• Megatron_

    On a serious note I would support water charges if there was an appropriate realistic free allowance.

  • Glenn Clare

    There is a photo on facebook of the RNU putting sand and cement into a water meter, in west Belfast. And get this. they use bottled water to pour onto the sand and cement. Obviously it irony of the situation has not dawned on them. Using bottled water that they had to pay for, in their attempts to put the water meter out of action. Water meters that the shinners/provos said we’re not being installed.

  • Superfluous

    I’ve a feeling these scenarios are only going to get worse for Sinn Fein, the more successful they become in both states. Every politician has to engage in a certain amount of realpolitik to get things done (especially in coalition government, something the coalition naive British public probably won’t forgive the LibDems for) – but having to engage in realpolitik in two states simultaneously makes it very easy for the laziest of critics to find such double standards.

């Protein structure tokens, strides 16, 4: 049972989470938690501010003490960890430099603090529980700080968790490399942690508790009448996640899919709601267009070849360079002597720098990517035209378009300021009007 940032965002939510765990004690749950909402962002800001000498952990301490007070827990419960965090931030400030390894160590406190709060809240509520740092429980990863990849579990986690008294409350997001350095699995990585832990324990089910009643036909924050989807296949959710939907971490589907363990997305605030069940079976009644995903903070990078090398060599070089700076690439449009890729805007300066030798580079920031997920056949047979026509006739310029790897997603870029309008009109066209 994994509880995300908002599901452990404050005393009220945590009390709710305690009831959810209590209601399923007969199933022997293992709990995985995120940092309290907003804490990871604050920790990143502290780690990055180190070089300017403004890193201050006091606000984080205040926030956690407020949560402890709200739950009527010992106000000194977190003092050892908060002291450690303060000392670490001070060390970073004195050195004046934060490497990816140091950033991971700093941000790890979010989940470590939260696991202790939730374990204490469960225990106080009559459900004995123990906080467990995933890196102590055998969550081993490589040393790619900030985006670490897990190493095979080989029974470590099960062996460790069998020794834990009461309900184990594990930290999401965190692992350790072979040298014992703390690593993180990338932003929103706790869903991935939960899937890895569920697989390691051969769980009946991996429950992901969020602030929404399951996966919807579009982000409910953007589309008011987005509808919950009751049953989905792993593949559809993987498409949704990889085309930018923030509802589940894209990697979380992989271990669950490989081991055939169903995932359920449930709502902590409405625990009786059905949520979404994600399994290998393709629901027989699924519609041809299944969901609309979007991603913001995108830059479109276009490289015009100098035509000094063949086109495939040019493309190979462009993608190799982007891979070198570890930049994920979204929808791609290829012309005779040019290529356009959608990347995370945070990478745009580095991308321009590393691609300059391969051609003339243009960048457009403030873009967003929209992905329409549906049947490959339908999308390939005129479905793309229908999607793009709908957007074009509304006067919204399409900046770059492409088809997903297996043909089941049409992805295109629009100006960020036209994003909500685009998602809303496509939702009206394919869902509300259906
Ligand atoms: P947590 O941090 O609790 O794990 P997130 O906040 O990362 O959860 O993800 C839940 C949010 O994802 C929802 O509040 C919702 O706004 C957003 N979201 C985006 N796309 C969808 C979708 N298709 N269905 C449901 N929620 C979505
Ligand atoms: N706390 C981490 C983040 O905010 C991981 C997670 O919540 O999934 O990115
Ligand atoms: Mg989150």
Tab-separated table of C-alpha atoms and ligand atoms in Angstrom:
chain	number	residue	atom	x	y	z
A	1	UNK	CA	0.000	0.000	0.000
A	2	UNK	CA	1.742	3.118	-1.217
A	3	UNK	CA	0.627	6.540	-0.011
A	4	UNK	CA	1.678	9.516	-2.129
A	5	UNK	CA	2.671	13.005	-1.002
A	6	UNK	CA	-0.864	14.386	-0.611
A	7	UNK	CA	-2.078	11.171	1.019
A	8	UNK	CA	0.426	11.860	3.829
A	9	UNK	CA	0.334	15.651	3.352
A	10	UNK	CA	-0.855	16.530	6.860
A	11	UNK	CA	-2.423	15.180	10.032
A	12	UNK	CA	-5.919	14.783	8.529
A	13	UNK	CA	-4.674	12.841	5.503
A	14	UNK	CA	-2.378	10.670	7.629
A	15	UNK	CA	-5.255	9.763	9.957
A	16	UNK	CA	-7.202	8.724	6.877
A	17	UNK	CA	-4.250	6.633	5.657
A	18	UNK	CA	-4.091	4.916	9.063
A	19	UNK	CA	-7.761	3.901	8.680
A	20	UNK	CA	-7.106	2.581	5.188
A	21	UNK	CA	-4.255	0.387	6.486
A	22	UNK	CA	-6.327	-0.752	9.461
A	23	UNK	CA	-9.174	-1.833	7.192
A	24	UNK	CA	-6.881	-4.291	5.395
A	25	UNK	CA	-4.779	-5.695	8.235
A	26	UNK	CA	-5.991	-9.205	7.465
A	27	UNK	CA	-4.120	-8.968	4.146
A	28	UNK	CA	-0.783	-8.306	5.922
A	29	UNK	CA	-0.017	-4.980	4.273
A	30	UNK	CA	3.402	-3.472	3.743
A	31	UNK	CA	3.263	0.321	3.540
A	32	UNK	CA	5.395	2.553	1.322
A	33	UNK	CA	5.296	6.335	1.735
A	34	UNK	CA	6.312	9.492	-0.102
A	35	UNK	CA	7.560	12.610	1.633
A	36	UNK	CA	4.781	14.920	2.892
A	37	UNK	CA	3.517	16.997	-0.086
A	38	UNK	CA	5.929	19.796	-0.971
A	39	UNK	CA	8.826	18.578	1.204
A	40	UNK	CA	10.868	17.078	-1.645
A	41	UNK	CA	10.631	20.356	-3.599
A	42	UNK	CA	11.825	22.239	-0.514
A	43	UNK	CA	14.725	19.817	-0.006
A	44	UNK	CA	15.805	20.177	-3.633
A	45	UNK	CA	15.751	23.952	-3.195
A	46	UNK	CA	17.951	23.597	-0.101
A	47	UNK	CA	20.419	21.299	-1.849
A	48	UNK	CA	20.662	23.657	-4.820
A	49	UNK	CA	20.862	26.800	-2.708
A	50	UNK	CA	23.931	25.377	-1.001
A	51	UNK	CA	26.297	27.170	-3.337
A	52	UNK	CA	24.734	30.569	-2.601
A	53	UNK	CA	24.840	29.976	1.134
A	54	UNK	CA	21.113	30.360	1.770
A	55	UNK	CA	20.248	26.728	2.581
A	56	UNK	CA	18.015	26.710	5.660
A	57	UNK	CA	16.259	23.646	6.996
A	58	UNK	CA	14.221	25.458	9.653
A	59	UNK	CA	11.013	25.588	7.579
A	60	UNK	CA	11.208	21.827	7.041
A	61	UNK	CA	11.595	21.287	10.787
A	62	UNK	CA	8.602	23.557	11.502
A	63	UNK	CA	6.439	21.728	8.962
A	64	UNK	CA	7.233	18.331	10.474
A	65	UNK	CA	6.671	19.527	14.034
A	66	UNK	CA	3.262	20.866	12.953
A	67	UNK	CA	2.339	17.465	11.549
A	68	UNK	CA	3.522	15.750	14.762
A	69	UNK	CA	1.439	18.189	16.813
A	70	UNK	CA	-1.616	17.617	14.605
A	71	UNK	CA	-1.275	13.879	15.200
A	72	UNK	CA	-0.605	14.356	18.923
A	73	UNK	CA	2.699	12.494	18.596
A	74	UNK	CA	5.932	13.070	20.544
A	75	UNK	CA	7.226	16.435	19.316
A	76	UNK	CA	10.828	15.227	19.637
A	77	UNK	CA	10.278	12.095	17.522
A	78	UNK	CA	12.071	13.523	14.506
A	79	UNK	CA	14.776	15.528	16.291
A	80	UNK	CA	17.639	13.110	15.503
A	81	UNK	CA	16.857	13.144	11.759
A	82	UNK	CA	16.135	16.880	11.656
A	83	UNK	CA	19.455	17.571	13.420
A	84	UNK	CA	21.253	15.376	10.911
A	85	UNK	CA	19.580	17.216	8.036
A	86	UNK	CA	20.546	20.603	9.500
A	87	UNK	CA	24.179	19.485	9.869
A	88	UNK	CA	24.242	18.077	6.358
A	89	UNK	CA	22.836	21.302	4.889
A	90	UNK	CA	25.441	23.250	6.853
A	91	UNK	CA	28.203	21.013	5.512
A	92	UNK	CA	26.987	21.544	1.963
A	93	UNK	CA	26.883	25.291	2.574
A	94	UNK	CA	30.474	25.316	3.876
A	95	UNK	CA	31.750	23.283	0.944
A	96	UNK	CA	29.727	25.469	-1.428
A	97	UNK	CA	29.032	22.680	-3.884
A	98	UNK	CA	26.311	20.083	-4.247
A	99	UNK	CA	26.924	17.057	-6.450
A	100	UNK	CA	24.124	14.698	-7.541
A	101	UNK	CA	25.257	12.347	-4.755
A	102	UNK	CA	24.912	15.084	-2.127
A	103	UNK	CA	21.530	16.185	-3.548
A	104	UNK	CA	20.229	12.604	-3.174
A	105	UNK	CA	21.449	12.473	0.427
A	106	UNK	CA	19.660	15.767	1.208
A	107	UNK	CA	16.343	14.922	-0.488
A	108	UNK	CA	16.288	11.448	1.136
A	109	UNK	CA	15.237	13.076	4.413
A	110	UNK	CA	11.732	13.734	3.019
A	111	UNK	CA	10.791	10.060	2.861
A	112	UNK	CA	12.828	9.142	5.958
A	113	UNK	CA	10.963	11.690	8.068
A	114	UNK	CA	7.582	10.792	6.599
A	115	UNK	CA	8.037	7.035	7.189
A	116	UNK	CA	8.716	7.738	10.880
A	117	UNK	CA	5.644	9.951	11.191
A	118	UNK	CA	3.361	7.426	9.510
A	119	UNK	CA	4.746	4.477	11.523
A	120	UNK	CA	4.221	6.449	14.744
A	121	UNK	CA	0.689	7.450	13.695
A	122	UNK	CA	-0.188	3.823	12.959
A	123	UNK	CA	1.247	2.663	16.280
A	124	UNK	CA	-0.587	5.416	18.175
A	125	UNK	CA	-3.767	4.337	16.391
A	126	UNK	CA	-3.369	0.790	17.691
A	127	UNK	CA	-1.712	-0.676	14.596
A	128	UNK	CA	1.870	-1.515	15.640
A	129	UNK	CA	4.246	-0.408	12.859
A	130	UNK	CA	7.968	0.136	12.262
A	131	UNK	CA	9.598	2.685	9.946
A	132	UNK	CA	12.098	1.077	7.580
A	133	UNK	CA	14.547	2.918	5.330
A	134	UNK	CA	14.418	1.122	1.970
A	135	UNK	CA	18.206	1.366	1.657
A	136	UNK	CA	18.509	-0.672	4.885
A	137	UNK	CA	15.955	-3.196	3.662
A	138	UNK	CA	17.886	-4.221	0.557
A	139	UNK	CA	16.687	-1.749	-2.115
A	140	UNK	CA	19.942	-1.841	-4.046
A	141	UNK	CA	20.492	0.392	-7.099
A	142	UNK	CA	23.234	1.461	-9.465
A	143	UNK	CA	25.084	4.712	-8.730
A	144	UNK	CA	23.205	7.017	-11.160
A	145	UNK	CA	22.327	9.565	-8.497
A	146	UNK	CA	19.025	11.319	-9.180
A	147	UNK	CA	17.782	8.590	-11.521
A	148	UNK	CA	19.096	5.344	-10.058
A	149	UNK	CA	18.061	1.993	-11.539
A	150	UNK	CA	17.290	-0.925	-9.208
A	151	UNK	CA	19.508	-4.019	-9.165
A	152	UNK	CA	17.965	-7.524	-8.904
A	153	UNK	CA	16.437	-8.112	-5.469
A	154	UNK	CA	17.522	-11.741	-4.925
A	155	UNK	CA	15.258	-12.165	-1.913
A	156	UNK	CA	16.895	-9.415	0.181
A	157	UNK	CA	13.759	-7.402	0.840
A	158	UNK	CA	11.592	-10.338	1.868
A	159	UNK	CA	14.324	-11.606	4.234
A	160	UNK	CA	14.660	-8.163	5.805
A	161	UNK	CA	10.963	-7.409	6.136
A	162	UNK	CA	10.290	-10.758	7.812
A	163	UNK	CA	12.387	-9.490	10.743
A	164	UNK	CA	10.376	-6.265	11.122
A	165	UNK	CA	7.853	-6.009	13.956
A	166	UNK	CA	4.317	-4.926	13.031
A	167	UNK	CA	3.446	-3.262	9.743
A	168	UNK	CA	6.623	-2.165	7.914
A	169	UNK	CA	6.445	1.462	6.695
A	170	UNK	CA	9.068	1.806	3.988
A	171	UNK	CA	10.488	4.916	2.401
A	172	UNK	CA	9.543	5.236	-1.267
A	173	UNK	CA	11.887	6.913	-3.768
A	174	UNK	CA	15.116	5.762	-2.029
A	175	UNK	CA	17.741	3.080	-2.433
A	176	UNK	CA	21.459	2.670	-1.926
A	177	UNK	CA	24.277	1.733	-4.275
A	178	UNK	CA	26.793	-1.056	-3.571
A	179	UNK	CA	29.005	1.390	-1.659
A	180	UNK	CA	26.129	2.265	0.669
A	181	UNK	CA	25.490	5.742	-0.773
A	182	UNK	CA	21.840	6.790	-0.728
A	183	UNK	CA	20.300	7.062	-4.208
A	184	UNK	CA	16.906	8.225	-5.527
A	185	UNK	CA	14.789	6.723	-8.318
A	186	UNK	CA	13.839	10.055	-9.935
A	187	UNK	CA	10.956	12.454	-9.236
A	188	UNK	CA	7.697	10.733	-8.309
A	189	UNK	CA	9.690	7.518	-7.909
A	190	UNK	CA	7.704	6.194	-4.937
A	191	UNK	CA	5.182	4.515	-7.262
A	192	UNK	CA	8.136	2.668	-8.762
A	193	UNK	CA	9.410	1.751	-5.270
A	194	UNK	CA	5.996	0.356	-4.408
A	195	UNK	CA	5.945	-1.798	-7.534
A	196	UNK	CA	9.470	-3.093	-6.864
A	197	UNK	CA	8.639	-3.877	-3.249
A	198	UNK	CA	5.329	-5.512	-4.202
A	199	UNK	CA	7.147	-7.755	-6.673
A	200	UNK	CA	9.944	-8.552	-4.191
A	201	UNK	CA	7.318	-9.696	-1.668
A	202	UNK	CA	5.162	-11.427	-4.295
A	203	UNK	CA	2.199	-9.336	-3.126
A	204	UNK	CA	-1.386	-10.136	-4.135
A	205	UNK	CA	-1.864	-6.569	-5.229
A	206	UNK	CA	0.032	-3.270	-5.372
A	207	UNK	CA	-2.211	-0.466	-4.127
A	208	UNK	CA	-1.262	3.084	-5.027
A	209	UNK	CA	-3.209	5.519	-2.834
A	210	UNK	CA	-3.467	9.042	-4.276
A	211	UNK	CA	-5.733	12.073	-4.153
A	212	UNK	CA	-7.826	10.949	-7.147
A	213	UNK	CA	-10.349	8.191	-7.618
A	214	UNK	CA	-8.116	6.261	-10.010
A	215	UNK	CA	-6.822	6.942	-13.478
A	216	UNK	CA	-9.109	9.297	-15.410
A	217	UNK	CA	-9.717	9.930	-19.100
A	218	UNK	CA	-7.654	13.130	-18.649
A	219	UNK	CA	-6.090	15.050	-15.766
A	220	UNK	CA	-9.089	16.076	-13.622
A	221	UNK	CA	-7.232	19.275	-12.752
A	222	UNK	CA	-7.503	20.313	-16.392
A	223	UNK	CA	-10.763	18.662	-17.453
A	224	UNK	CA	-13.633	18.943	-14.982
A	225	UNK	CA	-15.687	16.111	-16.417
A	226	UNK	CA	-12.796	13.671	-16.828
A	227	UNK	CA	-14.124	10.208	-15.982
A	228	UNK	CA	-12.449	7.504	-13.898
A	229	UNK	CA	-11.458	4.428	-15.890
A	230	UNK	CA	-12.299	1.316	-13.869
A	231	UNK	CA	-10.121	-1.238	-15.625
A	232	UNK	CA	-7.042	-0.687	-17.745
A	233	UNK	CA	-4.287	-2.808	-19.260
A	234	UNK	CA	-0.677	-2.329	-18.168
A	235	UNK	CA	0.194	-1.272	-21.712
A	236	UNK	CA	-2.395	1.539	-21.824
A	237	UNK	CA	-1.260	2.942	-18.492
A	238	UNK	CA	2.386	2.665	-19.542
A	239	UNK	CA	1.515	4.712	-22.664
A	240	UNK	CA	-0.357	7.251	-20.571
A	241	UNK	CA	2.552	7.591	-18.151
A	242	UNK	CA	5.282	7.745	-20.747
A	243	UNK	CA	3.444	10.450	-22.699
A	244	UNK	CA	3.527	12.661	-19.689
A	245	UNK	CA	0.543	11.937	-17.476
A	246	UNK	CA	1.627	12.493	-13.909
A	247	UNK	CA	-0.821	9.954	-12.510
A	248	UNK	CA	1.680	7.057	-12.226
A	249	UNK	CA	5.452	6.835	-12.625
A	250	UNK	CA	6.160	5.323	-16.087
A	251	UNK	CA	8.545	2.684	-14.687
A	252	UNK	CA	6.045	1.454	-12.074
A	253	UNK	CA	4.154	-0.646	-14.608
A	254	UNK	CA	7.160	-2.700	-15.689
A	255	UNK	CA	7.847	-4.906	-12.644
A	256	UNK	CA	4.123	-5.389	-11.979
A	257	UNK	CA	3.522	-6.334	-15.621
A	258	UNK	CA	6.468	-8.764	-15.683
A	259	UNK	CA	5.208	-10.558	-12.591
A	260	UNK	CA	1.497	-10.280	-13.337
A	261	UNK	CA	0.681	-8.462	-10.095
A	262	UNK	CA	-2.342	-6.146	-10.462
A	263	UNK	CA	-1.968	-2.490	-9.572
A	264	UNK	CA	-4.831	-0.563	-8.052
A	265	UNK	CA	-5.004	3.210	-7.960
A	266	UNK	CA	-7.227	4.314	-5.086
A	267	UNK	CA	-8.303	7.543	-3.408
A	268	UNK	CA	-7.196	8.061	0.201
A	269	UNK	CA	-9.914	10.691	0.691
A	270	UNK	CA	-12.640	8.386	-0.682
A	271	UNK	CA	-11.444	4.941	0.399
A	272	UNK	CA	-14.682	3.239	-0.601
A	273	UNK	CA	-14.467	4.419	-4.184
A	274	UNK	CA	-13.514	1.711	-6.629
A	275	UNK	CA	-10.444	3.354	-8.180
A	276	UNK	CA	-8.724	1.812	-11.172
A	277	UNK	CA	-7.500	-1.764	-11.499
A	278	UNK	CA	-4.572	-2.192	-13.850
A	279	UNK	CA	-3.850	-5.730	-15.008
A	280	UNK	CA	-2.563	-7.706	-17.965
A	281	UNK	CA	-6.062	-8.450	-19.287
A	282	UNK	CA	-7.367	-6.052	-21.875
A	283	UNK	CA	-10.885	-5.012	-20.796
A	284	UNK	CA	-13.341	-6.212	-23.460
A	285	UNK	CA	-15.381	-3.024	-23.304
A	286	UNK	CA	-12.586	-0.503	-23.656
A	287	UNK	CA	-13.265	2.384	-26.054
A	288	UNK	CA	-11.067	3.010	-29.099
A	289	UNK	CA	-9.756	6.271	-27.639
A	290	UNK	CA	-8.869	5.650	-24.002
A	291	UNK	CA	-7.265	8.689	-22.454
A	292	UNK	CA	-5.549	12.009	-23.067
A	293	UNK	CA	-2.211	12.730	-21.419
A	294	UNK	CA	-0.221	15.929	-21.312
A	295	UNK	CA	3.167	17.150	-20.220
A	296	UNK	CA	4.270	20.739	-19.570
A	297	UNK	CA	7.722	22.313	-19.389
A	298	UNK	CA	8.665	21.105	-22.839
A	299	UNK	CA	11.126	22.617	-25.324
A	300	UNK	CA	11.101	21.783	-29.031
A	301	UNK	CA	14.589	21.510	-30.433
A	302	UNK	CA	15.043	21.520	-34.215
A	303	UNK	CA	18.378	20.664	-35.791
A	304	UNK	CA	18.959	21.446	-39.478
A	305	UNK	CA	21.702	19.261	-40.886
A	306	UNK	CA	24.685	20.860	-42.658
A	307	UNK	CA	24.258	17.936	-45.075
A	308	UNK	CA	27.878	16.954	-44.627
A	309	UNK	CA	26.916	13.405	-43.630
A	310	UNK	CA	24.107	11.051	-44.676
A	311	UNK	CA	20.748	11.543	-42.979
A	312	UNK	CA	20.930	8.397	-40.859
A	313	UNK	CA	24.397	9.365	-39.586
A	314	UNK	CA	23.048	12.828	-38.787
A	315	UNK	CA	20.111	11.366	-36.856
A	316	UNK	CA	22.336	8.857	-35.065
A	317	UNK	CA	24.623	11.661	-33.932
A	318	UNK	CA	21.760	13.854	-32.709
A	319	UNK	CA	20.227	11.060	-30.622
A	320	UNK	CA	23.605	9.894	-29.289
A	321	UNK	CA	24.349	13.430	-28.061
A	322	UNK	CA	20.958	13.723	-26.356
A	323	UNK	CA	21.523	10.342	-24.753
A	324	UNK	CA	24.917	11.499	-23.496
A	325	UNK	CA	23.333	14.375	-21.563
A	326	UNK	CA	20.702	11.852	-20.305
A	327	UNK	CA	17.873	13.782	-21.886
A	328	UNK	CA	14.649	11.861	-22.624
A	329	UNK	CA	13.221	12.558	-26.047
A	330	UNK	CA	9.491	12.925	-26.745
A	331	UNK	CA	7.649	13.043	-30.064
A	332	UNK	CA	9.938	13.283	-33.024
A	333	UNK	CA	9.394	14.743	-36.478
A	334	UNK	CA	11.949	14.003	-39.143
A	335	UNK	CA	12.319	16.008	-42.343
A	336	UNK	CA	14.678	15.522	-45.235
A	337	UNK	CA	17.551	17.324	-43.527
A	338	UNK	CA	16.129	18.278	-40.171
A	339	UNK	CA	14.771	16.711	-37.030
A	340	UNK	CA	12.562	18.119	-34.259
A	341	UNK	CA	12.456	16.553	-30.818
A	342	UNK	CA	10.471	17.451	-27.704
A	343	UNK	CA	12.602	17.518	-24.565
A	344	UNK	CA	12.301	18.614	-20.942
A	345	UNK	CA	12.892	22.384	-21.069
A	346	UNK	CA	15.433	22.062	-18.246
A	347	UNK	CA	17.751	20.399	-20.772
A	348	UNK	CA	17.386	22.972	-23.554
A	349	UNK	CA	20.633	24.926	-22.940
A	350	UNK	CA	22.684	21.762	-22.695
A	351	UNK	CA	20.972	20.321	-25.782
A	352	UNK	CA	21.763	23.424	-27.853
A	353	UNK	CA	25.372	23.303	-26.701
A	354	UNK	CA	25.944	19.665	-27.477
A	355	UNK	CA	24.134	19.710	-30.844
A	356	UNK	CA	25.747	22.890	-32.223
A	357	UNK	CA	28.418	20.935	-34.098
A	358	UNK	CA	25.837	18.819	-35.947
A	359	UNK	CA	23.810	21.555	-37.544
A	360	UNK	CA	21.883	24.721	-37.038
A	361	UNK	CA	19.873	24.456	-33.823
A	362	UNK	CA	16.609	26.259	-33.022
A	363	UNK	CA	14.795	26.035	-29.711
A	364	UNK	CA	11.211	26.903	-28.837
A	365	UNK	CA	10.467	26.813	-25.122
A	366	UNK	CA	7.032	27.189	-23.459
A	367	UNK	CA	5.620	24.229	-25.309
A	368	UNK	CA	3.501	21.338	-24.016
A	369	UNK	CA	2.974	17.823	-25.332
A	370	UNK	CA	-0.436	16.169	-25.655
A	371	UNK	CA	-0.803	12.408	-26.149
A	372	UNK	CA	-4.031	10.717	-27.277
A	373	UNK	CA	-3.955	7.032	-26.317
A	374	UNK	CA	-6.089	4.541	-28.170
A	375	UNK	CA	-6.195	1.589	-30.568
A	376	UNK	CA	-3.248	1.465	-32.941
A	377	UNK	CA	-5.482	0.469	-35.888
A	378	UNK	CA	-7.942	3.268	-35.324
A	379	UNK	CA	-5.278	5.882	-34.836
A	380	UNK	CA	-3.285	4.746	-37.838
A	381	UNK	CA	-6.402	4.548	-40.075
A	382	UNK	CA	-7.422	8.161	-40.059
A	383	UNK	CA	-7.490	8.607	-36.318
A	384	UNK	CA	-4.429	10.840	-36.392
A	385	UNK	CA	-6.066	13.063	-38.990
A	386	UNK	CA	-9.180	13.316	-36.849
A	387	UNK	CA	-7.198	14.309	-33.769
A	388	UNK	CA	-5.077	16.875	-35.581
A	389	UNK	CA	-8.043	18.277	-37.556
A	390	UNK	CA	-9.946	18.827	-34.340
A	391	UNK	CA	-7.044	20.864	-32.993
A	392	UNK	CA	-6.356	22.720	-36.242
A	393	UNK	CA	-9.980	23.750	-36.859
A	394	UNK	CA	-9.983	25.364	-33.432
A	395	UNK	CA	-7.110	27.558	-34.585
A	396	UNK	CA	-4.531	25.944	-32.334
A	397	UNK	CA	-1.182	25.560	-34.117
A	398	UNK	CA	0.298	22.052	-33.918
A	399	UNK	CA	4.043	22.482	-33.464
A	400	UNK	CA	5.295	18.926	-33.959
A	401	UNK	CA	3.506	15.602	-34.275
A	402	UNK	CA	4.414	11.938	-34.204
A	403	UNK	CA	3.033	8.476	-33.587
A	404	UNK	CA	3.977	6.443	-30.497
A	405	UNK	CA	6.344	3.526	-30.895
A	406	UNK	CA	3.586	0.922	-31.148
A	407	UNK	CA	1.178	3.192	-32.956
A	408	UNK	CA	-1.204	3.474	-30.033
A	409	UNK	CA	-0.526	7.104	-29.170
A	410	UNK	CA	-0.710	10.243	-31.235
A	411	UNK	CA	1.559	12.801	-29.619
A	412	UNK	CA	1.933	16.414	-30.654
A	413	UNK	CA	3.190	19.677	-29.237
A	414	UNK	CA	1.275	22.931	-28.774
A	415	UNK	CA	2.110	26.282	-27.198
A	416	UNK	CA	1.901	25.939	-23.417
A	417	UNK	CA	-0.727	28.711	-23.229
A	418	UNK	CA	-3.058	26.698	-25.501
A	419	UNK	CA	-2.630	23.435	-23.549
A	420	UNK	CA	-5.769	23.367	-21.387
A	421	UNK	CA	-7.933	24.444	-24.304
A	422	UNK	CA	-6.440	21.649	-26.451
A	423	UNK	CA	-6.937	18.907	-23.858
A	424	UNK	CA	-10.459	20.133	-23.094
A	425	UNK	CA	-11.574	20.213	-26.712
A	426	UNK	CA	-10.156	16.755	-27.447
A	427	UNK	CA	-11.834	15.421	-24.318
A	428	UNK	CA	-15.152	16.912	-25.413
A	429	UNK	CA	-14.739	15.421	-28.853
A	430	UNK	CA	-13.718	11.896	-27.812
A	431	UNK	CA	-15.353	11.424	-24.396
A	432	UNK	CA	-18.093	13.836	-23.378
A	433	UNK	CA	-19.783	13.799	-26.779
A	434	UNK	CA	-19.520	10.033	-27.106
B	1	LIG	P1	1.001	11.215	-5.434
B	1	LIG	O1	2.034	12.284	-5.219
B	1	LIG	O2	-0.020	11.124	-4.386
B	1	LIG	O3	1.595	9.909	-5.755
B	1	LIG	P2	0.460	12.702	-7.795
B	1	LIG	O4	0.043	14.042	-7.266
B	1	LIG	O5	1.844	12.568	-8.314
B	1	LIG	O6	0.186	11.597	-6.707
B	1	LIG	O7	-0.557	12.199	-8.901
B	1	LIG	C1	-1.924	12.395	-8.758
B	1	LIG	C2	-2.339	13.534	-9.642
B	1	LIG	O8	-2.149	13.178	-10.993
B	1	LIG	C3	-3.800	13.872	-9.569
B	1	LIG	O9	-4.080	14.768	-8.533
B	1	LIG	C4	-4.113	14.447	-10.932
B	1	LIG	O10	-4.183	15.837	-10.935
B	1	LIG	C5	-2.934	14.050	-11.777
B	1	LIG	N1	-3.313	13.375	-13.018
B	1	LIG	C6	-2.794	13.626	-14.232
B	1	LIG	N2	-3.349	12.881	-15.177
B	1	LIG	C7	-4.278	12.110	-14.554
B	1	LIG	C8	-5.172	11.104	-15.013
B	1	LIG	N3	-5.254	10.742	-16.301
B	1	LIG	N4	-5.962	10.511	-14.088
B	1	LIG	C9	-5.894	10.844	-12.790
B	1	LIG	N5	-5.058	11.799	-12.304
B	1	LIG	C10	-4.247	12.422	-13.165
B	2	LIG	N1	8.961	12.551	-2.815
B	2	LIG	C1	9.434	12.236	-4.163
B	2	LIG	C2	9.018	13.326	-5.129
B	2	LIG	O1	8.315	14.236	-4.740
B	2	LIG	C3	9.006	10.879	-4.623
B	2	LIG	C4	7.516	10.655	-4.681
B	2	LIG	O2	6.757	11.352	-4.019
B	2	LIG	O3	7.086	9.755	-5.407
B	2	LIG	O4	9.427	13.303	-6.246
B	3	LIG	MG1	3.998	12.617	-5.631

• Comrade Stalin

    This reads like a tenuous piece of anti-Sinn Féin propaganda TBH.

    While SF do not deserve the sole “credit” for blocking water charges here, I doubt charges will ever go ahead as long as they have a veto.

  • eiregain

    of fabricated propaganda. I’m not saying that is what it is, I’m just saying
    your standards are dropping. It seems an attempt to flood slugger with
    “unionist” posts after your call to action was ignored.

    BTW charging
    common man for water is preposterous when our corporate tax rates and capital gains rates are so low,